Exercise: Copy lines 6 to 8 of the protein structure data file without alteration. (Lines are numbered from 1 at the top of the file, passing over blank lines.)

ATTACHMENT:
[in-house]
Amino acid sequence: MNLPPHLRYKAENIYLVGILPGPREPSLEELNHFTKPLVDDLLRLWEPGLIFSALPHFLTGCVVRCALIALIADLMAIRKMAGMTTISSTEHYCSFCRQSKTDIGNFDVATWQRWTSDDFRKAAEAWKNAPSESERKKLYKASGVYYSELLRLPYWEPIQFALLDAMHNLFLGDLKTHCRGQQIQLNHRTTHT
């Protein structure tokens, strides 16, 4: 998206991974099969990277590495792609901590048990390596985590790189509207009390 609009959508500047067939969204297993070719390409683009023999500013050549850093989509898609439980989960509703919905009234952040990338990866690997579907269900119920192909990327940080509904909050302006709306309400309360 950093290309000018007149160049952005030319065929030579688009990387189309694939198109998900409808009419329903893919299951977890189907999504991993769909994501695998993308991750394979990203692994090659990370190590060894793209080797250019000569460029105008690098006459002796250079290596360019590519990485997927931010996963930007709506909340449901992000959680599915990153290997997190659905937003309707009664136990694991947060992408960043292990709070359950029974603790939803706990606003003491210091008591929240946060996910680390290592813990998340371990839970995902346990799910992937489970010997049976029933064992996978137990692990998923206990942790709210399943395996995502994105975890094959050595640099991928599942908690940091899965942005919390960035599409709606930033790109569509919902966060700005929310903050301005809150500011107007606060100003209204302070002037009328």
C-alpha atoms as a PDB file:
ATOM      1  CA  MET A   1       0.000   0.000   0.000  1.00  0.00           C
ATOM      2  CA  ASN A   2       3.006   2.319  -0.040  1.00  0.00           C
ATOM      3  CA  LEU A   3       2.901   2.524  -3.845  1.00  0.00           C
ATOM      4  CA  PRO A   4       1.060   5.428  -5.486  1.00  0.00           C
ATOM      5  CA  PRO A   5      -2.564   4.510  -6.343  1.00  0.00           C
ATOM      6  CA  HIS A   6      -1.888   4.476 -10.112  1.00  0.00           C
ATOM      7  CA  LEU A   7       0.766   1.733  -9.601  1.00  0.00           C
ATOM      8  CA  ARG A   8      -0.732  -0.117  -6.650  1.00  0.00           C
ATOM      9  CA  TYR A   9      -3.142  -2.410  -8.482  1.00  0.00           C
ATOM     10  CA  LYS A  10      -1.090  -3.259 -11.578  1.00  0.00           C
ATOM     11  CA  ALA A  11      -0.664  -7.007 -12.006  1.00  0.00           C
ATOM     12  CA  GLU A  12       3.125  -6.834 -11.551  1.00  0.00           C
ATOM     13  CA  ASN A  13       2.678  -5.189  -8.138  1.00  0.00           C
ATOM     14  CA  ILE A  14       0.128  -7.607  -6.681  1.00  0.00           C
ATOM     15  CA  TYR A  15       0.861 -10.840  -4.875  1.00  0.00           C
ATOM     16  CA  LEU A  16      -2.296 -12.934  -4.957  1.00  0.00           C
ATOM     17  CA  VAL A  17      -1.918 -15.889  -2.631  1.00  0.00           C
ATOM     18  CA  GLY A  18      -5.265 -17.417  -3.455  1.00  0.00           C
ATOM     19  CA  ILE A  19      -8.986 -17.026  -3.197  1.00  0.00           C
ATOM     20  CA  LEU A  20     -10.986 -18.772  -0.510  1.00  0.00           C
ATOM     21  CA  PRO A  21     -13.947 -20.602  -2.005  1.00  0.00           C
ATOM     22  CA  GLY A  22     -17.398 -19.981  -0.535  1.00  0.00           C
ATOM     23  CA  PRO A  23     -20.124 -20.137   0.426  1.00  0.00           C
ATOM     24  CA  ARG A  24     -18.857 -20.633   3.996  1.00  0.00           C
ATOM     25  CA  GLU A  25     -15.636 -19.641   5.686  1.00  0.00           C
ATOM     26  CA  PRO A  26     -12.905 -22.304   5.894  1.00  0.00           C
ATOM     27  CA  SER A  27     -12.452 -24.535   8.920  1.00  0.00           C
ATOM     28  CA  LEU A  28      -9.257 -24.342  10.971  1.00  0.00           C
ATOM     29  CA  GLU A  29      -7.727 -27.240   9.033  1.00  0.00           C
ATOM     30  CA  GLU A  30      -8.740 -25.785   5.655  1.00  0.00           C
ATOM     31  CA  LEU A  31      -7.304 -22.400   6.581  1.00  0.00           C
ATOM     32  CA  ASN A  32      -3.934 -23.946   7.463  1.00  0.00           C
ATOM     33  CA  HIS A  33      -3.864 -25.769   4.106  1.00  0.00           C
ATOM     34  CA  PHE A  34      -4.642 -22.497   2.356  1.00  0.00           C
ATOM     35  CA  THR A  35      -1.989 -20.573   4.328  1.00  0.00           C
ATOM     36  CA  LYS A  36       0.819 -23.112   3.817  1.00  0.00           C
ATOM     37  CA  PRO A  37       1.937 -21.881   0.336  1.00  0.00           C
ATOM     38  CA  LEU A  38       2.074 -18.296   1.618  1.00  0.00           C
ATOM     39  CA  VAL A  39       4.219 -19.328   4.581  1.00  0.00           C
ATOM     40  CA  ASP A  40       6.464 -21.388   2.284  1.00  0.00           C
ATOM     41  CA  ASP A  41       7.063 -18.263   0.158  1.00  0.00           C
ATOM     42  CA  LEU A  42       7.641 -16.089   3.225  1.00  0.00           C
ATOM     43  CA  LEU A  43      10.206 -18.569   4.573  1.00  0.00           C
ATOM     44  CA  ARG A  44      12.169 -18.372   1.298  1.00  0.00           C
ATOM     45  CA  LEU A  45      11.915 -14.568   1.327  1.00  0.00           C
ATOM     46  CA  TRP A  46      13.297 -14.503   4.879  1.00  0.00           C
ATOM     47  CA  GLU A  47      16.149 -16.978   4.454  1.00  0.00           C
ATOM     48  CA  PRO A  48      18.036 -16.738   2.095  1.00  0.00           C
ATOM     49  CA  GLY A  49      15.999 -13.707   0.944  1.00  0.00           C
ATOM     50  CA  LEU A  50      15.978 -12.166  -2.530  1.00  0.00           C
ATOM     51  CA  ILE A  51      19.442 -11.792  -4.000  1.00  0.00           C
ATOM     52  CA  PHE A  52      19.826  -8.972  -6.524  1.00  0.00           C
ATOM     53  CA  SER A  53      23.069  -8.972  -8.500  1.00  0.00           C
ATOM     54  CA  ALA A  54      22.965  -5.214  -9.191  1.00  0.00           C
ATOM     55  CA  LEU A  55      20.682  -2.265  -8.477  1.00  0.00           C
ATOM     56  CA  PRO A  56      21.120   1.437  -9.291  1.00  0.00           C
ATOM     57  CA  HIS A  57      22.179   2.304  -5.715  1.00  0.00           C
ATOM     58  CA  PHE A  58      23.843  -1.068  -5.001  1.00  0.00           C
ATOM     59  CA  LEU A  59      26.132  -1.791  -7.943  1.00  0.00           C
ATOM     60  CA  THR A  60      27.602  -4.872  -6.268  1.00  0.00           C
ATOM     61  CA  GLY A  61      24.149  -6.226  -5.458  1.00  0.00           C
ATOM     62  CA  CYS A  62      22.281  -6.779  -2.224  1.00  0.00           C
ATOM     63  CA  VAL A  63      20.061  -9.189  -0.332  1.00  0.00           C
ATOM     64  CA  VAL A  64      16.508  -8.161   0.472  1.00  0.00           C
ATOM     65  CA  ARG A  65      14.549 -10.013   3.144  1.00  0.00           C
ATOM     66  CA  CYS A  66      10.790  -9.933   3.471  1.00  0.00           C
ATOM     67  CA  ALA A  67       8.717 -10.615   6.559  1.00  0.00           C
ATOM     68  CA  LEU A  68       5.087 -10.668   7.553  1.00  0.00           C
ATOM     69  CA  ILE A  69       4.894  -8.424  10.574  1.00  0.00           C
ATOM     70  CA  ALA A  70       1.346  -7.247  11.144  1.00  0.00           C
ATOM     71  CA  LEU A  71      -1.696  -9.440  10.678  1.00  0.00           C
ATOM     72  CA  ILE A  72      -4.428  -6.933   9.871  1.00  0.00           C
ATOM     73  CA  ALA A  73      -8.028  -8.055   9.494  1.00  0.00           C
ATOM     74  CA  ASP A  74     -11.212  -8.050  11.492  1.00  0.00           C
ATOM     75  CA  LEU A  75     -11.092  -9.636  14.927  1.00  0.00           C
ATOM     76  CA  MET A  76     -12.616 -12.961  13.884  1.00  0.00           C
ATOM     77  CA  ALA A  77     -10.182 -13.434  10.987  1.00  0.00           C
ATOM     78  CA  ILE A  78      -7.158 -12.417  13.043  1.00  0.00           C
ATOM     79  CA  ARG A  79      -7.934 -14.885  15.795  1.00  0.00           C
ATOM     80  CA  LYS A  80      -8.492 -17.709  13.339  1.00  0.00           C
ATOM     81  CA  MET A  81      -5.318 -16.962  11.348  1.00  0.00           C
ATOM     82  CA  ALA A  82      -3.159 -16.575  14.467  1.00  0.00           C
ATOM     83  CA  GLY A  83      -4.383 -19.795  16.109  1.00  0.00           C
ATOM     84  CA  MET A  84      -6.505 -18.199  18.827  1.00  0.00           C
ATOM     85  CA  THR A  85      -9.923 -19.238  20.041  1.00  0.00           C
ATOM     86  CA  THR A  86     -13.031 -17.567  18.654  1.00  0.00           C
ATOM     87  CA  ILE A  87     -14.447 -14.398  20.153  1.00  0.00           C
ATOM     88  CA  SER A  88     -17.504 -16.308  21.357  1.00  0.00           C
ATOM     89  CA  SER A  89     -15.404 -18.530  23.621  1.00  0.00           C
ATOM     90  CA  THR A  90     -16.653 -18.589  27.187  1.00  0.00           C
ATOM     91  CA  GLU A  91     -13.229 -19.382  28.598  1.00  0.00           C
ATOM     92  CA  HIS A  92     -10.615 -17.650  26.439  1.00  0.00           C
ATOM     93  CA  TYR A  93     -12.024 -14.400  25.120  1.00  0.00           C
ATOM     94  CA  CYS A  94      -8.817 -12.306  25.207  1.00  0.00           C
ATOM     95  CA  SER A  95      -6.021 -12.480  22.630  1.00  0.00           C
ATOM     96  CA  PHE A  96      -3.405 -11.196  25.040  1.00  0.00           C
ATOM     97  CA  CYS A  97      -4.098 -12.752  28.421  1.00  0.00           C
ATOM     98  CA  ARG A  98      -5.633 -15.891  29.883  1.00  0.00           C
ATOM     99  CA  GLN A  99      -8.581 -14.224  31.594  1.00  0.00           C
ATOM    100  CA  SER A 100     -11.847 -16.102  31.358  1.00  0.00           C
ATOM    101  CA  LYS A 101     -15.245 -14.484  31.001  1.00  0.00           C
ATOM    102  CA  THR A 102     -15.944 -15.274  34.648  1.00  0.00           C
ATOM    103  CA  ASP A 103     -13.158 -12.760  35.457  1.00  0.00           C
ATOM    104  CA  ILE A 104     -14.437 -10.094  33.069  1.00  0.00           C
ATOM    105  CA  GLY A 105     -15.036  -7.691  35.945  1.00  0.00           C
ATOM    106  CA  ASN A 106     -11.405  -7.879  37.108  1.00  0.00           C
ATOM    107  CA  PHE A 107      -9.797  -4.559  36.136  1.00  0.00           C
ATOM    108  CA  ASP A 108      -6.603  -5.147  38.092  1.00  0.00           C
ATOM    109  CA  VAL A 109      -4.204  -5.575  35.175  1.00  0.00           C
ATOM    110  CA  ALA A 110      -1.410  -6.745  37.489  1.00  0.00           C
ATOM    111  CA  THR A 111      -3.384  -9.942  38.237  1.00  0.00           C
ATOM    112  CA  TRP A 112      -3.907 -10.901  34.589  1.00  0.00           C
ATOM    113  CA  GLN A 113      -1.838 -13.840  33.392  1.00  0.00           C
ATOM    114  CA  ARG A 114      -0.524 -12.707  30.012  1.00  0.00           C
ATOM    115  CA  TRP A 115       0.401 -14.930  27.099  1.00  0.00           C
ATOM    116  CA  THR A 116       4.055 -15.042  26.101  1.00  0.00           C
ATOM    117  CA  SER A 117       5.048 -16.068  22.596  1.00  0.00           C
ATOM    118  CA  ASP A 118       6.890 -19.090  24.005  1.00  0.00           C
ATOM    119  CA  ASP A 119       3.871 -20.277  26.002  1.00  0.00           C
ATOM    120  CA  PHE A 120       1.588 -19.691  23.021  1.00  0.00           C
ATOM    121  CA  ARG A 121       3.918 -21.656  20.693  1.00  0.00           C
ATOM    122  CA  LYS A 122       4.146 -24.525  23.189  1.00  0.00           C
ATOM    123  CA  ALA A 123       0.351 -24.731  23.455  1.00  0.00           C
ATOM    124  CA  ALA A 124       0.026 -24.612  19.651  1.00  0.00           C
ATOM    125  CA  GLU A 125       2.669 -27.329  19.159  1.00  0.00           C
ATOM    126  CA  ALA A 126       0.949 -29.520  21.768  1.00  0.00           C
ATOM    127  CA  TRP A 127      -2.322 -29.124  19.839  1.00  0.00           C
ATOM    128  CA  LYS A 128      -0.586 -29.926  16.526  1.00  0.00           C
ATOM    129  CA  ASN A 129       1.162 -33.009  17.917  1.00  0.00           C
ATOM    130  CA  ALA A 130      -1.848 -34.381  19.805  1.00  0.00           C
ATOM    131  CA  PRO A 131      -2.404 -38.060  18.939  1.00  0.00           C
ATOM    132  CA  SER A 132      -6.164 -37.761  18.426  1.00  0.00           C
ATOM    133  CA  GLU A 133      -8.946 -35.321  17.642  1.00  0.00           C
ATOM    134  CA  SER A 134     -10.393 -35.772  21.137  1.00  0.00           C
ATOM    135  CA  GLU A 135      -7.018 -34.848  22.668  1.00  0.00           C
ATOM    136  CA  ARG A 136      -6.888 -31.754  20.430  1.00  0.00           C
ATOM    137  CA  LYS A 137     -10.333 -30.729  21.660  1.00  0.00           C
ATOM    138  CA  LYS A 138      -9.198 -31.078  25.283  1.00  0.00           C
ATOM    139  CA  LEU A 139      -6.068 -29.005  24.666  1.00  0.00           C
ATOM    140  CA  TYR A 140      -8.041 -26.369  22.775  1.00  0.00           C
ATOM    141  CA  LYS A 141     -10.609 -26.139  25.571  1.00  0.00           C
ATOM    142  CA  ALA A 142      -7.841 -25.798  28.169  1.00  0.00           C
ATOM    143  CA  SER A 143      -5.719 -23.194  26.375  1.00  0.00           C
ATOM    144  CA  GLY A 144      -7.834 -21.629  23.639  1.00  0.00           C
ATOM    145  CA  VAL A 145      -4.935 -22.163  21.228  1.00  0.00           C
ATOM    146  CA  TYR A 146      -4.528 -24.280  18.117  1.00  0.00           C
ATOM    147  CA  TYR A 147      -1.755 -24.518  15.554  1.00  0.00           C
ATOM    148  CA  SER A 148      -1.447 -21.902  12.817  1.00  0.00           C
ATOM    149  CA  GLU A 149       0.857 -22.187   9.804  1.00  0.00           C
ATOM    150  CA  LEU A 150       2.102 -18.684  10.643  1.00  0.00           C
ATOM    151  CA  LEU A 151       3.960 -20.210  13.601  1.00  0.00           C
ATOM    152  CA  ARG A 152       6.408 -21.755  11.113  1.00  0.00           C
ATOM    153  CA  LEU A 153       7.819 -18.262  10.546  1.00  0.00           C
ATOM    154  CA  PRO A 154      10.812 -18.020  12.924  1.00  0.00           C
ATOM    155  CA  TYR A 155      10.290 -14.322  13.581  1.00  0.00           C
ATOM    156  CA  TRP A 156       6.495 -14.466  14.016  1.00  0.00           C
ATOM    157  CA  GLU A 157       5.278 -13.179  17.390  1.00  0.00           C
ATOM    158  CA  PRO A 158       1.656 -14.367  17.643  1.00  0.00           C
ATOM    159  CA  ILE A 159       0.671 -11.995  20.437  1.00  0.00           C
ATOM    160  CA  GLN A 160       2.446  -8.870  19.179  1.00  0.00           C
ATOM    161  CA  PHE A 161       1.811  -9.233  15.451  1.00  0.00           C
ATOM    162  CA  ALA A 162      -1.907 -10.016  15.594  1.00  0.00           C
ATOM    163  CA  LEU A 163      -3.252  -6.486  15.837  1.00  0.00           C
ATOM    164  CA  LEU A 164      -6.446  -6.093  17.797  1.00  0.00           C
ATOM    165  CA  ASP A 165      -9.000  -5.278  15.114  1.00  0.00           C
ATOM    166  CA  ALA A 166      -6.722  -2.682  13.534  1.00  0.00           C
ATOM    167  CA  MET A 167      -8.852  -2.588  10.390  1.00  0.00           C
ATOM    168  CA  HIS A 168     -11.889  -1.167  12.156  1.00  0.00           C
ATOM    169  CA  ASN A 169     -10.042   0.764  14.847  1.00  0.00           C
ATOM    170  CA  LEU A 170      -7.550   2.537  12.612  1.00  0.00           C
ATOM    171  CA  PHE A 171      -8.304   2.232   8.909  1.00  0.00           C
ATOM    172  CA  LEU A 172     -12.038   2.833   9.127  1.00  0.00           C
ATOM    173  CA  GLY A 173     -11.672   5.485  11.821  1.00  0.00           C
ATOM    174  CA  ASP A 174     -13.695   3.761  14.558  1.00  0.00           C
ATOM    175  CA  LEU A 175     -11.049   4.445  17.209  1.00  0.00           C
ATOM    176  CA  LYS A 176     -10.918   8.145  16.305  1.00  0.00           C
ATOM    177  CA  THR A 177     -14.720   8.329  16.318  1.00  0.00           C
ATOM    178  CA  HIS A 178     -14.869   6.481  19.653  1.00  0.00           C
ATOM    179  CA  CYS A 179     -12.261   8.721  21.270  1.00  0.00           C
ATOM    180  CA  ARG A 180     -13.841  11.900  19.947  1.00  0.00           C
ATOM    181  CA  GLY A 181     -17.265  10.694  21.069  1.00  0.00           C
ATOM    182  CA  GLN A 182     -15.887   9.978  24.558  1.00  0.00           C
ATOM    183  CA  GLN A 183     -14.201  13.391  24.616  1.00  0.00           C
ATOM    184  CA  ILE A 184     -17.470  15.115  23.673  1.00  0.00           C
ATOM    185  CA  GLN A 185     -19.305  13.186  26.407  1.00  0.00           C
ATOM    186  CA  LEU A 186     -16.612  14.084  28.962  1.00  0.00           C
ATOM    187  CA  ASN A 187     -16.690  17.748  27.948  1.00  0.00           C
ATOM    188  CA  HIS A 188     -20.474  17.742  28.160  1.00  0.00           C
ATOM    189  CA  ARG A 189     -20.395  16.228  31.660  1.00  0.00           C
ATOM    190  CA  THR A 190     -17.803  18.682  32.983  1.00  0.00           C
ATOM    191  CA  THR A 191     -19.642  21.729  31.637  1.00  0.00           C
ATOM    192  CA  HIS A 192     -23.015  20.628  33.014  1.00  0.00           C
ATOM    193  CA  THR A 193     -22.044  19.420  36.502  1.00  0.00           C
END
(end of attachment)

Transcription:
ATOM      2  CA  ASN A   2       3.006   2.319  -0.040  1.00  0.00           C
ATOM      3  CA  LEU A   3       2.901   2.524  -3.845  1.00  0.00           C
ATOM      4  CA  PRO A   4       1.060   5.428  -5.486  1.00  0.00           C